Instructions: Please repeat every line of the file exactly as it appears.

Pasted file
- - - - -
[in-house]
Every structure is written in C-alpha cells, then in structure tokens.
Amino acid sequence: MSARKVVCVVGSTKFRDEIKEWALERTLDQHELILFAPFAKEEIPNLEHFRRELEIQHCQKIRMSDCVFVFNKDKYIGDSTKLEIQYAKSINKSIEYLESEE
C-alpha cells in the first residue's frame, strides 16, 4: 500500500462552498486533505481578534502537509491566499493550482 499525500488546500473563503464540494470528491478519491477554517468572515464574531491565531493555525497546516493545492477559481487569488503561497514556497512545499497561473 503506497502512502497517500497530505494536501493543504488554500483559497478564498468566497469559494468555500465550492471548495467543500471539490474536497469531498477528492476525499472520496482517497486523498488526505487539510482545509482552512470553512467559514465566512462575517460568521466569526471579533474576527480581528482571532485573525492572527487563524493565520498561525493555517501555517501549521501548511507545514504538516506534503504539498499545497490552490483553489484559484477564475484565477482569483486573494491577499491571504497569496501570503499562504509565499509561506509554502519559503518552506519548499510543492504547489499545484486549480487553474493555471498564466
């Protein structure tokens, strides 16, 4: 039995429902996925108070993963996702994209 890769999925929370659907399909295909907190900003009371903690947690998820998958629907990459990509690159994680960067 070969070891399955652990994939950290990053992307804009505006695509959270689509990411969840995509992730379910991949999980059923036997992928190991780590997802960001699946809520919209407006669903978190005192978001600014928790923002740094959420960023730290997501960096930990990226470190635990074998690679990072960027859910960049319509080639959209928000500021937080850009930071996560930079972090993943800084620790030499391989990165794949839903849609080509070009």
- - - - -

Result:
[in-house]
Every structure is written in C-alpha cells, then in structure tokens.
Amino acid sequence: MSARKVVCVVGSTKFRDEIKEWALERTLDQHELILFAPFAKEEIPNLEHFRRELEIQHCQKIRMSDCVFVFNKDKYIGDSTKLEIQYAKSINKSIEYLESEE
C-alpha cells in the first residue's frame, strides 16, 4: 500500500462552498486533505481578534502537509491566499493550482 499525500488546500473563503464540494470528491478519491477554517468572515464574531491565531493555525497546516493545492477559481487569488503561497514556497512545499497561473 503506497502512502497517500497530505494536501493543504488554500483559497478564498468566497469559494468555500465550492471548495467543500471539490474536497469531498477528492476525499472520496482517497486523498488526505487539510482545509482552512470553512467559514465566512462575517460568521466569526471579533474576527480581528482571532485573525492572527487563524493565520498561525493555517501555517501549521501548511507545514504538516506534503504539498499545497490552490483553489484559484477564475484565477482569483486573494491577499491571504497569496501570503499562504509565499509561506509554502519559503518552506519548499510543492504547489499545484486549480487553474493555471498564466
């Protein structure tokens, strides 16, 4: 039995429902996925108070993963996702994209 890769999925929370659907399909295909907190900003009371903690947690998820998958629907990459990509690159994680960067 070969070891399955652990994939950290990053992307804009505006695509959270689509990411969840995509992730379910991949999980059923036997992928190991780590997802960001699946809520919209407006669903978190005192978001600014928790923002740094959420960023730290997501960096930990990226470190635990074998690679990072960027859910960049319509080639959209928000500021937080850009930071996560930079972090993943800084620790030499391989990165794949839903849609080509070009």